Day 327: Freya’s Aett, Raidho


As I’ve mentioned before, all the information below comes not from Roderick’s book, but from Diana L. Paxson’s Taking Up the Runes.

Pronunciation:  “Rah-EED-ho”
Meaning:  Ride (Cart)
Supporting Meanings:  Journey, passing of time, personal responsibility, organizations that ‘carry’ large groups of people, anything that is “carried.”

Ancient Meanings:  According to Diana Paxson, all the old sources agree that the primary meaning of this rune is horse transportation or riding.  The Icelandic and Norwegian rune poems focus on riding astride and both verses are more sympathetic to the horse than tot he rider.  The Anglo-Saxon poem elaborates more on the idea of glorifying the warrior and showing how much more power (and more varied power) he has when astride.  It especially conveys swift motion and a sense of purpose.

Modern Meanings:  Raidho is both the act of moving and the vehicle that contains what is moved.  Its turning wheels govern all rhythmic, cyclical actions.  Edred Thorsson focused more on raidho as the vehicle and the path it takes and said it governed rhythmic action and organized activity (including nations and religions) and is therefore the rune of logic, proportion and cognition–the roadways one travels between the worlds.  James Peterson saw it as the sun’s chariot and especially speedy communication (like modern e-mail).  Freya Aswynn suggests that it shows the correct and just way to go and interprets associations of personal responsibility and the obligation to decide what is right and to control the path one follows.  Kveldulf Gundarsson integrates the sunwheel and divine order by focusing on the function of solar measurement in defining the order of the year.  In his concept, the correct functioning of earthly life depends upon the journey of the sun.

My Take-Away of the Meanings:  With the ancient verses focusing so much upon the horse rather than the rider, my impulse is to give raidho associations with carrying rather than a journey.  You carry the obligation of personal responsibility, and organizations carry the burden of taking all the people within them collectively to a different state.  Anything that carries a figurative burden, such as justice or a teacher’s obligation to help her students learn (and take them to a new mental state) would be part of raidho.  I think, though, that physical carrying isn’t to be ignored:  moving house would be within raidho’s realm, as would all tools that carry others:  cars, bikes, planes, trains, trucks, etc.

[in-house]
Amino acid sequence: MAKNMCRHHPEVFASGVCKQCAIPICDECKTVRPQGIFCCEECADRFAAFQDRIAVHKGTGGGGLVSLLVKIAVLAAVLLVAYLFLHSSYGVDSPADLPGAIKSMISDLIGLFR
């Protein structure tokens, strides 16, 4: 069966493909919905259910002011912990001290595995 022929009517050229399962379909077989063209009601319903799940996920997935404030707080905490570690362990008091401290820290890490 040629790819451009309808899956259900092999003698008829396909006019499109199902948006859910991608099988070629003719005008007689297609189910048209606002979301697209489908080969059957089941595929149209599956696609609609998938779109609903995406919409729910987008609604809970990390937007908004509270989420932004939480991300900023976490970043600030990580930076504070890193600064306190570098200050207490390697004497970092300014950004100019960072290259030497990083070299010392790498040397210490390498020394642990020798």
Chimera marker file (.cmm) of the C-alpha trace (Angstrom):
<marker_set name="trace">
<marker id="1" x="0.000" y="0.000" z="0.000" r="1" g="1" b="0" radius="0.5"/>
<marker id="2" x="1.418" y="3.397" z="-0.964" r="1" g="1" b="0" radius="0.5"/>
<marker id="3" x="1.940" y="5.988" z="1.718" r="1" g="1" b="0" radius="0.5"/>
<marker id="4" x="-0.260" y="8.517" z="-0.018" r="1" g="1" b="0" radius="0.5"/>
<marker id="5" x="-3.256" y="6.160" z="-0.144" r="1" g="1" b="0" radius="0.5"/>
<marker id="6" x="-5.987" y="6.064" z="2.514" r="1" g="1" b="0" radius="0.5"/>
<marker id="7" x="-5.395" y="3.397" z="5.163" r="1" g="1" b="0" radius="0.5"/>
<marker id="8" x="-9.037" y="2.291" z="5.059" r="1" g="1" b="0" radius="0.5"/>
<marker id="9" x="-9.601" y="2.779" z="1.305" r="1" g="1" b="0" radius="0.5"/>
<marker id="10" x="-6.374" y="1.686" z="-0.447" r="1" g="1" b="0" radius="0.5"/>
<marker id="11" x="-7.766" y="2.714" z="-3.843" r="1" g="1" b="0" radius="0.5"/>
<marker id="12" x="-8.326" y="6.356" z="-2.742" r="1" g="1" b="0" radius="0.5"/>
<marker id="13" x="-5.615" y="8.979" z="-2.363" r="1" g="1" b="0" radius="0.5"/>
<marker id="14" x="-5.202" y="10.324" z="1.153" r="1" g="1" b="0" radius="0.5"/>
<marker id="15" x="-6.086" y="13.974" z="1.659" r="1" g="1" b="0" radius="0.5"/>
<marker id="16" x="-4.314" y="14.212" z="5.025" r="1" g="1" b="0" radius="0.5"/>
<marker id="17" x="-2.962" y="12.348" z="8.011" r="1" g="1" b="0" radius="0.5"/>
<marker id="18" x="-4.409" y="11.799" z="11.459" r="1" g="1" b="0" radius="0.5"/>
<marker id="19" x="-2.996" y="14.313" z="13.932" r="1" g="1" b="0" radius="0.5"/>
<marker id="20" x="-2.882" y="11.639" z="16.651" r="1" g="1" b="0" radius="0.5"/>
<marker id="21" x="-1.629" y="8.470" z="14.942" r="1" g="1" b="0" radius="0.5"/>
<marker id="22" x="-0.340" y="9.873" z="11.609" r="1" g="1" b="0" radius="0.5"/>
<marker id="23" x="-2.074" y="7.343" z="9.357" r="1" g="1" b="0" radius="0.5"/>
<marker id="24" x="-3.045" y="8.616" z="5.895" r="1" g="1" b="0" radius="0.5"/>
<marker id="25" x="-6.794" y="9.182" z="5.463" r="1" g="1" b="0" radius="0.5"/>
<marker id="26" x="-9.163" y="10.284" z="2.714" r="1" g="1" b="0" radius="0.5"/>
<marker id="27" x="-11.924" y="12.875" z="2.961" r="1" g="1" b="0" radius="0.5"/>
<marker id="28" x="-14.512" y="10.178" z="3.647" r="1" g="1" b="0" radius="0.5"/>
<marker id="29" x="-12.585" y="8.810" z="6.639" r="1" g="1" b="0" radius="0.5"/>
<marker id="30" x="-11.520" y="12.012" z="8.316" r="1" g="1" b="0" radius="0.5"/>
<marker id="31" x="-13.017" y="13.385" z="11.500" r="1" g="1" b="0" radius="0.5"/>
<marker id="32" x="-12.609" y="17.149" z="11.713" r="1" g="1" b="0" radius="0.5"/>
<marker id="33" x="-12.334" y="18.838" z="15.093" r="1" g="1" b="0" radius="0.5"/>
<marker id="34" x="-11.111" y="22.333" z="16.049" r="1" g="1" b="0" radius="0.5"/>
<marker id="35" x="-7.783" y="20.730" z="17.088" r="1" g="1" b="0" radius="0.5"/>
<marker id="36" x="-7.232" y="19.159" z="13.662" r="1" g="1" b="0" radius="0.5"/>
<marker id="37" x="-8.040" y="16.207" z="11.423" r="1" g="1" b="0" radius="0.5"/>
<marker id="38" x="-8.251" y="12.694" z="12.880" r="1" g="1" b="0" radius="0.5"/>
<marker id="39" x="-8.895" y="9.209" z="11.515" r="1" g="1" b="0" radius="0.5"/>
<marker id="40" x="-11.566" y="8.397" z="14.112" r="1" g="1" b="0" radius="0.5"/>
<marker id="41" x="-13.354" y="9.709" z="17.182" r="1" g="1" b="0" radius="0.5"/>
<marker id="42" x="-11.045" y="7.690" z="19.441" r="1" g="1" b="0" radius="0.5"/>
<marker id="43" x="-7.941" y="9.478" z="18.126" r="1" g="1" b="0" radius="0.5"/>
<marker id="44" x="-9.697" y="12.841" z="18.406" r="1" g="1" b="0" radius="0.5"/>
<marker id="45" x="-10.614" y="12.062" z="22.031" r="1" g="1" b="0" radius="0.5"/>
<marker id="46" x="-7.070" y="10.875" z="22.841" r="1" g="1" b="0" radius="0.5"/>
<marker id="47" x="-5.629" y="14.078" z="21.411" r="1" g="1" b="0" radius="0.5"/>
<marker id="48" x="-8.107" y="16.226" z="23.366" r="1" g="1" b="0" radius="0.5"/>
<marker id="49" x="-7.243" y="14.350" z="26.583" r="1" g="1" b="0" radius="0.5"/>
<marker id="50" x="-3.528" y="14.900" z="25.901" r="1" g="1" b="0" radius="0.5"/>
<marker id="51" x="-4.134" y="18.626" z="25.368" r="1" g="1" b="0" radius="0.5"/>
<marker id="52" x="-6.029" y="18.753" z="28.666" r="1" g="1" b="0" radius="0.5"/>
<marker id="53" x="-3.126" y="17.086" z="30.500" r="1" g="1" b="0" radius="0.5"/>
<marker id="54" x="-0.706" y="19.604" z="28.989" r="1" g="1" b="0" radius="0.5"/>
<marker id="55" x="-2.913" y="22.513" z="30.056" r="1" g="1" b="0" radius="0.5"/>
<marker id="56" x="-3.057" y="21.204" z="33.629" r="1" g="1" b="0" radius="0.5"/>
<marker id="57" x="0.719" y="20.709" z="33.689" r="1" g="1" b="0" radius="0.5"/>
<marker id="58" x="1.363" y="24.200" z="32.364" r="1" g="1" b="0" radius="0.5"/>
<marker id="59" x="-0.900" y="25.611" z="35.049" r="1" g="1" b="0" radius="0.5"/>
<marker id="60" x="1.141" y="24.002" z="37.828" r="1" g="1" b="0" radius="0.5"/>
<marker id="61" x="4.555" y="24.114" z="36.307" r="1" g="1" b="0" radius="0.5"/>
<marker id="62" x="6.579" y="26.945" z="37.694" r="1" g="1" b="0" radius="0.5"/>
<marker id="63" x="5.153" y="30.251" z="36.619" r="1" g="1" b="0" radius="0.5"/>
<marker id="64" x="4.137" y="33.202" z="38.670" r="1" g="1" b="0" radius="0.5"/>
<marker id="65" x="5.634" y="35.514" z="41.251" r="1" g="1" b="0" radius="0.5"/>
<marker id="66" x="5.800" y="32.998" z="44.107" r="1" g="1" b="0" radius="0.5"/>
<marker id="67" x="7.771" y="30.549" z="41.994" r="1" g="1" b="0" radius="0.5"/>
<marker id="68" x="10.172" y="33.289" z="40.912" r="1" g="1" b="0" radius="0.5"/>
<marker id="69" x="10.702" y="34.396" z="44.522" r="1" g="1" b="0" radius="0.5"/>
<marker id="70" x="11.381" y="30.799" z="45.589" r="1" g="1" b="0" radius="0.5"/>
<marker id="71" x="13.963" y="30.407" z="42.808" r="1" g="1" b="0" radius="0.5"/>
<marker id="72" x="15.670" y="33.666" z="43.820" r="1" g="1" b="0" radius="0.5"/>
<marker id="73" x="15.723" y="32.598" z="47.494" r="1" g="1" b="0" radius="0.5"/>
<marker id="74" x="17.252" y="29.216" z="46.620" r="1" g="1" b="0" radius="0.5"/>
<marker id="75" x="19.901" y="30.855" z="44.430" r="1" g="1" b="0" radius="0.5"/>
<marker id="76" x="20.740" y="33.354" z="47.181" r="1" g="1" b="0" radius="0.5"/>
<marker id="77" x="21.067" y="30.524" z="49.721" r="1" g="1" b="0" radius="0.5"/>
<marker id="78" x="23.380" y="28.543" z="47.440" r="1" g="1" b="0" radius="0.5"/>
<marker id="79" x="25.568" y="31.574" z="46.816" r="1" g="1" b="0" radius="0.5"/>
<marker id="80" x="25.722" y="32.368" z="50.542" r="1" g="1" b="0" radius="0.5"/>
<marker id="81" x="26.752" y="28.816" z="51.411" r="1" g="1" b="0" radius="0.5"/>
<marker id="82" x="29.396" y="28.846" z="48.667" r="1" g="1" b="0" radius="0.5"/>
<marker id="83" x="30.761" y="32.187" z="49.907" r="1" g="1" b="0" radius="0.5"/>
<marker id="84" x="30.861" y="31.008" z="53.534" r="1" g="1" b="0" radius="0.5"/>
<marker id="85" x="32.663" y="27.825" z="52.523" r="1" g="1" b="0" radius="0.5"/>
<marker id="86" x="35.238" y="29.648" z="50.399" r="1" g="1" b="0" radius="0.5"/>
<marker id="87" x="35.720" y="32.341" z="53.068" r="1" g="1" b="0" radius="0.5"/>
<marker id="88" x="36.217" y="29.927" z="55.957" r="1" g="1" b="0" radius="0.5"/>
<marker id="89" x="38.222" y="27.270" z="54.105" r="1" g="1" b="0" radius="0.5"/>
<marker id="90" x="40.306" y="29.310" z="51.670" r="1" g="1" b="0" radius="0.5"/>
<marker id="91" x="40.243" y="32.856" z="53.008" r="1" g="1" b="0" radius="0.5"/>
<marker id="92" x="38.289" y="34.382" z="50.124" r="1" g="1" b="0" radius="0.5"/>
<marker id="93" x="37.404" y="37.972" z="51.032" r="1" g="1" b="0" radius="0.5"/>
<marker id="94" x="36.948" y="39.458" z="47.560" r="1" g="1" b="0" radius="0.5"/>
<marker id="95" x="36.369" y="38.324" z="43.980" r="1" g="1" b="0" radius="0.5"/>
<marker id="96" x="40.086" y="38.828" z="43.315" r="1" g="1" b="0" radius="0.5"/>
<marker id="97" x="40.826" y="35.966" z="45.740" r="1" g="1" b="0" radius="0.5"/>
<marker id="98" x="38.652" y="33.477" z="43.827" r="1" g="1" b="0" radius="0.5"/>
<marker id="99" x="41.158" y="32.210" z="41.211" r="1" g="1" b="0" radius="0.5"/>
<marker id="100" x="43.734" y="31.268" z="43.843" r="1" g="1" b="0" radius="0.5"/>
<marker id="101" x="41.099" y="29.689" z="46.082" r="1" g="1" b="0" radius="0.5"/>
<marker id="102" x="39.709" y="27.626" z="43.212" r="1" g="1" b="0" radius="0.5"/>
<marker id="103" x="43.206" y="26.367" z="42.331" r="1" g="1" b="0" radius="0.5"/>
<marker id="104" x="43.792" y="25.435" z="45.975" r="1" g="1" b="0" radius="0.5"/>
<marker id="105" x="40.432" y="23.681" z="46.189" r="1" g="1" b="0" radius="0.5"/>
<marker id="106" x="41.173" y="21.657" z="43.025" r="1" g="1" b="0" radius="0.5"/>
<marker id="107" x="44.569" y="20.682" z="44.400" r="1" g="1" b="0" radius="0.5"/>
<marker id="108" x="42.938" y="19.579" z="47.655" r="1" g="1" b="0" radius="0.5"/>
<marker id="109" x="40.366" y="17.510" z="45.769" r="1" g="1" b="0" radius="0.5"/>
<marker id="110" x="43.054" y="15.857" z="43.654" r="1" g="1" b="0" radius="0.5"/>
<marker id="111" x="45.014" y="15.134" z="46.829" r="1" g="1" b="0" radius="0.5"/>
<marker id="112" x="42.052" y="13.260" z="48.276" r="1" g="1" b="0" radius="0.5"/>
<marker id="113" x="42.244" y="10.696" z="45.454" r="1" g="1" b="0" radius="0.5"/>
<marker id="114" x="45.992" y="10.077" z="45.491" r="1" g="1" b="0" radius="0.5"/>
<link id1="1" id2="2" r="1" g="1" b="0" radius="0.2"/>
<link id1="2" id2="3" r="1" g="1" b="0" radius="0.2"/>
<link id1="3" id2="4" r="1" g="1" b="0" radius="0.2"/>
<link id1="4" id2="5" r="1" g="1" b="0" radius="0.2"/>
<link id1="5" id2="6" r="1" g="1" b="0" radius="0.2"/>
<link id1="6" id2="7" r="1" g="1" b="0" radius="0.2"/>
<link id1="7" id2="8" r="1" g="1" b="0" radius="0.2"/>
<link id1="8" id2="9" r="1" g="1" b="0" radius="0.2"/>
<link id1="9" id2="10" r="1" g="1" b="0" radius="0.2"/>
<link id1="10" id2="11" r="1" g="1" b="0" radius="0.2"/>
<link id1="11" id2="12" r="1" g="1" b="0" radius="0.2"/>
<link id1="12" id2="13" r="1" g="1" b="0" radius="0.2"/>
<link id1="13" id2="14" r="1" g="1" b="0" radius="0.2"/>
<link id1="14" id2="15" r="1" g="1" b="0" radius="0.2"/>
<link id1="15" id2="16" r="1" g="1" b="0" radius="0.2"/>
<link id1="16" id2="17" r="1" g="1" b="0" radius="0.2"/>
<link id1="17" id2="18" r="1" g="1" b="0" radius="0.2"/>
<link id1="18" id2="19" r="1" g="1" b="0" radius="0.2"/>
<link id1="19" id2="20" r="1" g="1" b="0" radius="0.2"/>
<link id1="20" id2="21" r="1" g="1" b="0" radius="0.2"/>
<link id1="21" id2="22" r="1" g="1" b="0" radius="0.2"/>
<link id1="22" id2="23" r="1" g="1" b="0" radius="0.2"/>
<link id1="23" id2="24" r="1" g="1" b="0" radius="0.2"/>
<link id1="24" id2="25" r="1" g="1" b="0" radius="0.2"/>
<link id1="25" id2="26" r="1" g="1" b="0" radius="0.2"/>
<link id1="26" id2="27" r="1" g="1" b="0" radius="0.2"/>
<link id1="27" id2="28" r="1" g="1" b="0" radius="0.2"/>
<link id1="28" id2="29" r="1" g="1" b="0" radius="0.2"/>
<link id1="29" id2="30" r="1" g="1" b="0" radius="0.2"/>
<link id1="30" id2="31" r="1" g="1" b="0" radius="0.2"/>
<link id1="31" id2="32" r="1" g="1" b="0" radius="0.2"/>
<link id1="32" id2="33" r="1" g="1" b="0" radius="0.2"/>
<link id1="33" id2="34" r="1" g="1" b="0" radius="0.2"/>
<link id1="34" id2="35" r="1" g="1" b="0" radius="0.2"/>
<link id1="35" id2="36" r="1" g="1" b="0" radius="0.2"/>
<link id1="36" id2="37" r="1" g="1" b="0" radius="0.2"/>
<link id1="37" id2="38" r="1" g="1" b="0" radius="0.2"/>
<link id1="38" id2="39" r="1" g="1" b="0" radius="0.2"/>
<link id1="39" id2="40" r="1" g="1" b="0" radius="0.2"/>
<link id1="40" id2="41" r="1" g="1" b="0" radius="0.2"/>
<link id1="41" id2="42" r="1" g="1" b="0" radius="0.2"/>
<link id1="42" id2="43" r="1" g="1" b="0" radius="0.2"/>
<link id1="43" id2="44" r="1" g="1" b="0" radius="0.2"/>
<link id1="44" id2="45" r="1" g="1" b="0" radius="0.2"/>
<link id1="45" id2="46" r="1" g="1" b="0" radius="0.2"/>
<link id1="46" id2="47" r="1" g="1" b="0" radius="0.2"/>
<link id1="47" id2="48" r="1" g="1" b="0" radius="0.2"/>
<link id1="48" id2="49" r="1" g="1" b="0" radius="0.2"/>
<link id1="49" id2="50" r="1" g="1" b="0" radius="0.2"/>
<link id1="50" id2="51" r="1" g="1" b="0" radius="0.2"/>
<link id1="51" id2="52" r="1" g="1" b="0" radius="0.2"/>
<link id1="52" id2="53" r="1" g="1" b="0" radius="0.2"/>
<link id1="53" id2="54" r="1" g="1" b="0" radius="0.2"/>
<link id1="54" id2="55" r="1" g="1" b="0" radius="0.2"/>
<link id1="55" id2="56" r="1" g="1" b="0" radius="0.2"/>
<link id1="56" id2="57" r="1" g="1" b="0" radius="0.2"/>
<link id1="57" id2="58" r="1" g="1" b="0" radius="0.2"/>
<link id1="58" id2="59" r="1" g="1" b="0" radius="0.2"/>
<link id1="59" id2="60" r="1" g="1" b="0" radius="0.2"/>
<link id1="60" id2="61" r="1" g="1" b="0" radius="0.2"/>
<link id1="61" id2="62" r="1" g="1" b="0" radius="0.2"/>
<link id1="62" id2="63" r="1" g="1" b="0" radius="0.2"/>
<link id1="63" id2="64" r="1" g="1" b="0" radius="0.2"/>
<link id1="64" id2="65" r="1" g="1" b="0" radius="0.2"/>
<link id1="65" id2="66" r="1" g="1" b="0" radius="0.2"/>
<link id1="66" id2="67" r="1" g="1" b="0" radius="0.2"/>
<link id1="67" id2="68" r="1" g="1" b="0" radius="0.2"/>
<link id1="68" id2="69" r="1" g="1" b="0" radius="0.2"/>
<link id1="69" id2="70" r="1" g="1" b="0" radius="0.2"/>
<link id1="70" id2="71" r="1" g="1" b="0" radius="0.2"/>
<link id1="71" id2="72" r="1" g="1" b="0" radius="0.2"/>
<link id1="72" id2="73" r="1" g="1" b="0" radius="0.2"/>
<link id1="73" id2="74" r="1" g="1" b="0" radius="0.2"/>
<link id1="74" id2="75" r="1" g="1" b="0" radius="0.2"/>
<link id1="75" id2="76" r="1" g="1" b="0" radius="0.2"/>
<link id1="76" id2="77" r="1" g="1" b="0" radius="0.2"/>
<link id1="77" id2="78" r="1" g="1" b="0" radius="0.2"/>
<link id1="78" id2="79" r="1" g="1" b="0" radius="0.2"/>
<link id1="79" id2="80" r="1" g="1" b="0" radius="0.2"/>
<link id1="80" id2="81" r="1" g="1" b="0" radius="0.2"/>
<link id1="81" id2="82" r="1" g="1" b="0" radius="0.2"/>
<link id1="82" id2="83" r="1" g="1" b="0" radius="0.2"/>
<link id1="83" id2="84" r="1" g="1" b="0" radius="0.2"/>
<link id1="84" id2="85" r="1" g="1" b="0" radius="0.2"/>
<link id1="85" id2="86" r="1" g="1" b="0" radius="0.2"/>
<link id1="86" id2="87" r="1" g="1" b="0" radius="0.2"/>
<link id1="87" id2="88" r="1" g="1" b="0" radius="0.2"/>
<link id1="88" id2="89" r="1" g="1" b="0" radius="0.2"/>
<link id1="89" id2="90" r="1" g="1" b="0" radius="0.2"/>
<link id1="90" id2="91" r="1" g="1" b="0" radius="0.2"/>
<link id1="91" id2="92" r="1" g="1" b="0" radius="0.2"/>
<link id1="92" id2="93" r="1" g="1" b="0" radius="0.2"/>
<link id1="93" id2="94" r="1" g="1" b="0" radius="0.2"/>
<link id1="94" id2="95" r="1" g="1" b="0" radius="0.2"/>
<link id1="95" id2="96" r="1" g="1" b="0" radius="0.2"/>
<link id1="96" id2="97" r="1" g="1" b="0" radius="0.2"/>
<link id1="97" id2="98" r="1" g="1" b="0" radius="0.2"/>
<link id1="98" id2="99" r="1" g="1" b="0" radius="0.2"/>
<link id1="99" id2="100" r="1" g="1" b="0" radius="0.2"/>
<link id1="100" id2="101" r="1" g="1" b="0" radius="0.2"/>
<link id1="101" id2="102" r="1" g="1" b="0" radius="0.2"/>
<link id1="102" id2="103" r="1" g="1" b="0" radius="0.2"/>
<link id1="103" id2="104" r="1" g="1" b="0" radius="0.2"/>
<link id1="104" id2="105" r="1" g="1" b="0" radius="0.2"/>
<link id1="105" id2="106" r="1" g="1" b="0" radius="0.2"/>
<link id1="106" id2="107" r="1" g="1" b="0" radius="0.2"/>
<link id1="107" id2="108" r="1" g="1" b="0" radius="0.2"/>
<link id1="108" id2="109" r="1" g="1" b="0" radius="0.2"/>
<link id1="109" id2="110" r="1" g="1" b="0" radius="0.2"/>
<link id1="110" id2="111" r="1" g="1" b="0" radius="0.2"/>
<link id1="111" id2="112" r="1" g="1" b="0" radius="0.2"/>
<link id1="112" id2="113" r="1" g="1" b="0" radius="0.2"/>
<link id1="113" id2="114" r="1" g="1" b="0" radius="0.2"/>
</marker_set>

Paxson’s Interpretation and Use:  Raidho is useful as a journey rune.  It can be chanted for protection while traveling or inscribed on car charms, luggage, or on letters and packages.  For Tony Willis, it is primarily a rune of travel.  However, it may refer to any organization of people working together.  There is an implication of communication, since messengers rode upon horseback.  In readings, it could mean going into a new situation or having something new come to you.  Other implications have to do with giving or receiving counsel or following direction or plans.  It can indicate bringing order to chaos or simply changing direction.

Paxson’s Guide to Appreciating the Journey:  Raidho is a rune that can be experience physically as well as magically.  It can simply refer to traveling.  When you go somewhere, even commuting to work, pay attention to the journey.  What do you see from a bus that you don’t from a car, and how is the experience of driving different from that of being driven?  What kinds of skills and awareness are required to move safely through the world?  What adjustments do you have to make as you enter a different environment?  Are yo the same person at work as at home? 


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